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2013 Movie Review Round-up #1 - Rush, Prisoners, Captain Phillips, & 12 Years a Slave
This has been a strange year for me. 2013 started out with one of the longest, most excruciating dearths of original cinematic content I have ever seen in my time as critic, and around August, a combination of bad-movie fatigue and other responsibilities – schoolwork, a new job opportunity, applying for a graduate school program, etc. – saw my movie review productivity drop to the lowest level I think it has ever been since I started writing about film.
And somewhere during that time period, 2013 got good. Not just good, but great. When I wasn’t quite looking – or was looking, but didn’t have time to write about it all, which is my main method of processing film – 2013 revealed itself as one of the deepest and most eclectic years for cinema in recent memory. I was seeing a lot of movies, and being slowly but steadily impressed by most of them, but I was also missing more than I would prefer to – and not writing about any of them, which for me was the biggest disappointment.
As 2013 enters the home stretch, however, it’s come time for me to start thinking about my year-end Top 10 list, and about what films and performances I feel worthy of merit, as I shall soon be voting alongside the Denver Film Critics Society for our annual awards. That means I’m up to my neck in screener DVDs – the studios routinely send out all their award hopefuls to guilds and critics groups for year-end consideration – and finally have a chance to catch up on everything I’ve missed.
That has been a fun process so far, and it also inspired me to go back and play catch-up on all the movies I failed or lacked the time to review. This will be a multi-part feature that will extend over the next few weeks, with each post offering mini-reviews for about four or five movies as I see and write about them. Since the last regular review I wrote before my long break was in late September, and published in early October – for Alfonso Cuaron’s Gravity – I decided to start this project by recapping all the films I saw in theatres during that period, new releases I had been to see relatively close to their debuts. That will be split into two columns – the one you are reading now, focusing on the films of October, and another posting later in the week, on the films of November – and in the next installments, we shall cover some screeners I have finally gotten around to catching up on. A mix of full reviews – published over at We Got This Covered – and more mini-review columns like these should bring us to the end of the year in good fashion.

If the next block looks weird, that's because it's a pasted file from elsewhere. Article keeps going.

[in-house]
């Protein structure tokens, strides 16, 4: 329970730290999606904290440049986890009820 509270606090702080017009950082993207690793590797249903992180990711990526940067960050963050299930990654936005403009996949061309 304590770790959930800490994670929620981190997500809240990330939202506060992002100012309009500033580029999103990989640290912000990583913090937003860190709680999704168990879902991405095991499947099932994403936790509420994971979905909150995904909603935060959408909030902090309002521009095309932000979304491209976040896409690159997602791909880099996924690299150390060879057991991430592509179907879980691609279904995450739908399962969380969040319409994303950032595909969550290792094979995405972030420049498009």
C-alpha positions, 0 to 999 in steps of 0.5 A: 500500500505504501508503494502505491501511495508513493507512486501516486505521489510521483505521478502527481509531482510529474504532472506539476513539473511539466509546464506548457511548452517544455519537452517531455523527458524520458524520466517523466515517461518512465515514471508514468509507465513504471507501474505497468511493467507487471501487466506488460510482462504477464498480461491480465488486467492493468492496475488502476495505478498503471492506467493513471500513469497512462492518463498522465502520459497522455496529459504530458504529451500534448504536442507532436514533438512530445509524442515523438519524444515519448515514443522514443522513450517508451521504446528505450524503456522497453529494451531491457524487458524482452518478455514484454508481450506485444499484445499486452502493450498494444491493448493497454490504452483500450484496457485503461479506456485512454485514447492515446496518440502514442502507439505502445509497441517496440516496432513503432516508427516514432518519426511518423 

Read on after the jump for mini-reviews of Rush, Prisoners, Captain Phillips, and 12 Years a Slave...
Far and away the best film Ron Howard has made since 1995’s Apollo 13, and possibly my favorite work of his to date (though some Howard films others enjoy, like A Beautiful Mind, drive me positively insane), Rush is the historical narrative at its best, a stirring evocation of the infamous 1976 Formula One racing season that doubles as both a tremendous character study and one of the sharpest, smartest portraits of masculinity in modern mainstream film. Chris Hemsworth and Daniel Brühl are each spectacular as James Hunt and Niki Lauda, respectively, with Brühl’s mastery of his own face and facial expressions recalling the works of the silent film greats. Howard’s direction and Anthony Dod Mantle’s cinematography are positively inspired, and alongside Man of Steel and 12 Years of Slave, this is one of three truly great Hans Zimmer scores of the year. In a less crowded season, I could easily see this taking a spot on my personal Top Ten – that it is unlikely to break those ranks speaks only to the density of 2013 as a whole, and not to any shortcomings here.
Here’s a film I went into knowing absolutely nothing about – I’d seen no trailers, read no reviews, heard no reactions. Somehow, it flew completely, 100% under my radar, and I would up seeing it on a whim based solely on Hugh Jackman, Jake Gyllenhaal, Viola Davis, and all the other great names on the poster. Densely plotted, structurally novelistic, and as morally and intellectually complex as any film I’ve seen all year, Prisoners wound up being a revelation for me, a superb crime procedural that gets exponentially deeper and richer as it moves along, right up to its closing moments. As an emotionally struggling, ethically compromised father, Hugh Jackman gives what I think is undoubtedly the best performance of his career, while the grounded work Jake Gyllenhaal does as a detective fighting to stay cold and detached during the most horrific investigation of his career is outstanding. The film doesn’t do nearly as well by its female cast members as I would have liked – Maria Bello is unfortunately wasted, while Davis has only one scene to truly shine – but that is the only major complaint I can lodge against this impossibly dark gem. Factor in the brilliant, haunting cinematography by the great Roger Deakins and sharp direction from Denis Villeneuve, a filmmaker whose prior work I am unfamiliar with, and this is definitely one of the year’s best, albeit one that has, to my eyes at least, been oddly underrated.